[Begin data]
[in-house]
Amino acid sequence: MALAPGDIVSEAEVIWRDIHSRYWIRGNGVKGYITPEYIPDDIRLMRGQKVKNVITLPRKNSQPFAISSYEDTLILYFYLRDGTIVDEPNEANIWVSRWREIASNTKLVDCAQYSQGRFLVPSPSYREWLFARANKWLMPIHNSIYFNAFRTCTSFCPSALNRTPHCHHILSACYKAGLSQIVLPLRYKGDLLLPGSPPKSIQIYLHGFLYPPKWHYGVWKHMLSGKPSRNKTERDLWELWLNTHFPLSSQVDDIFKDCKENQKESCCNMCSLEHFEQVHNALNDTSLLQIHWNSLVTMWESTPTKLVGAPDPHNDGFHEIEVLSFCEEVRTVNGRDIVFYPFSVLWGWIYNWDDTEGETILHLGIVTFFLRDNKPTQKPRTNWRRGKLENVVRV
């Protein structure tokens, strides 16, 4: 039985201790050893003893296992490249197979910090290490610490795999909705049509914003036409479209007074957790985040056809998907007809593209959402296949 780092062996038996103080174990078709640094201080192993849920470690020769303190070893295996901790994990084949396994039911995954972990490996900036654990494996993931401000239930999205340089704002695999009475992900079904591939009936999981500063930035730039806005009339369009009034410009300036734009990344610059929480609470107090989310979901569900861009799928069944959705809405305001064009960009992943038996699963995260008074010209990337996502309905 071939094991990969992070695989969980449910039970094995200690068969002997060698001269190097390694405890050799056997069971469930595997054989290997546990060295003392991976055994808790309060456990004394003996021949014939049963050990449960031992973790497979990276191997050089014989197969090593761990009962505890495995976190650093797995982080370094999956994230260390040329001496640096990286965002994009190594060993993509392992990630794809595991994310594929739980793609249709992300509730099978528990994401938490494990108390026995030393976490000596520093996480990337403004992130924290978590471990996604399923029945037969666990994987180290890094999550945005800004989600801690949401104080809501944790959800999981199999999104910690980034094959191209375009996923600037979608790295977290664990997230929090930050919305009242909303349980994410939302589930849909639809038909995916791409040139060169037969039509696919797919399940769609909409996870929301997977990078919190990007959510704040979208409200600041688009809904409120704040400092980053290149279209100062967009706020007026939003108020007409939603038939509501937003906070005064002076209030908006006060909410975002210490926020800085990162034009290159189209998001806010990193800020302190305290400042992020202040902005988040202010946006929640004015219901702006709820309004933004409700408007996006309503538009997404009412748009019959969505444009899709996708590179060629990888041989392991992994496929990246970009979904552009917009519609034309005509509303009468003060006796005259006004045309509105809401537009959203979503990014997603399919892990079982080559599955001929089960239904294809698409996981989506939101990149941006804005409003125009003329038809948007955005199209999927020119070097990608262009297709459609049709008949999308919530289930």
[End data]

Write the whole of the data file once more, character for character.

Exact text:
[in-house]
Amino acid sequence: MALAPGDIVSEAEVIWRDIHSRYWIRGNGVKGYITPEYIPDDIRLMRGQKVKNVITLPRKNSQPFAISSYEDTLILYFYLRDGTIVDEPNEANIWVSRWREIASNTKLVDCAQYSQGRFLVPSPSYREWLFARANKWLMPIHNSIYFNAFRTCTSFCPSALNRTPHCHHILSACYKAGLSQIVLPLRYKGDLLLPGSPPKSIQIYLHGFLYPPKWHYGVWKHMLSGKPSRNKTERDLWELWLNTHFPLSSQVDDIFKDCKENQKESCCNMCSLEHFEQVHNALNDTSLLQIHWNSLVTMWESTPTKLVGAPDPHNDGFHEIEVLSFCEEVRTVNGRDIVFYPFSVLWGWIYNWDDTEGETILHLGIVTFFLRDNKPTQKPRTNWRRGKLENVVRV
């Protein structure tokens, strides 16, 4: 039985201790050893003893296992490249197979910090290490610490795999909705049509914003036409479209007074957790985040056809998907007809593209959402296949 780092062996038996103080174990078709640094201080192993849920470690020769303190070893295996901790994990084949396994039911995954972990490996900036654990494996993931401000239930999205340089704002695999009475992900079904591939009936999981500063930035730039806005009339369009009034410009300036734009990344610059929480609470107090989310979901569900861009799928069944959705809405305001064009960009992943038996699963995260008074010209990337996502309905 071939094991990969992070695989969980449910039970094995200690068969002997060698001269190097390694405890050799056997069971469930595997054989290997546990060295003392991976055994808790309060456990004394003996021949014939049963050990449960031992973790497979990276191997050089014989197969090593761990009962505890495995976190650093797995982080370094999956994230260390040329001496640096990286965002994009190594060993993509392992990630794809595991994310594929739980793609249709992300509730099978528990994401938490494990108390026995030393976490000596520093996480990337403004992130924290978590471990996604399923029945037969666990994987180290890094999550945005800004989600801690949401104080809501944790959800999981199999999104910690980034094959191209375009996923600037979608790295977290664990997230929090930050919305009242909303349980994410939302589930849909639809038909995916791409040139060169037969039509696919797919399940769609909409996870929301997977990078919190990007959510704040979208409200600041688009809904409120704040400092980053290149279209100062967009706020007026939003108020007409939603038939509501937003906070005064002076209030908006006060909410975002210490926020800085990162034009290159189209998001806010990193800020302190305290400042992020202040902005988040202010946006929640004015219901702006709820309004933004409700408007996006309503538009997404009412748009019959969505444009899709996708590179060629990888041989392991992994496929990246970009979904552009917009519609034309005509509303009468003060006796005259006004045309509105809401537009959203979503990014997603399919892990079982080559599955001929089960239904294809698409996981989506939101990149941006804005409003125009003329038809948007955005199209999927020119070097990608262009297709459609049709008949999308919530289930």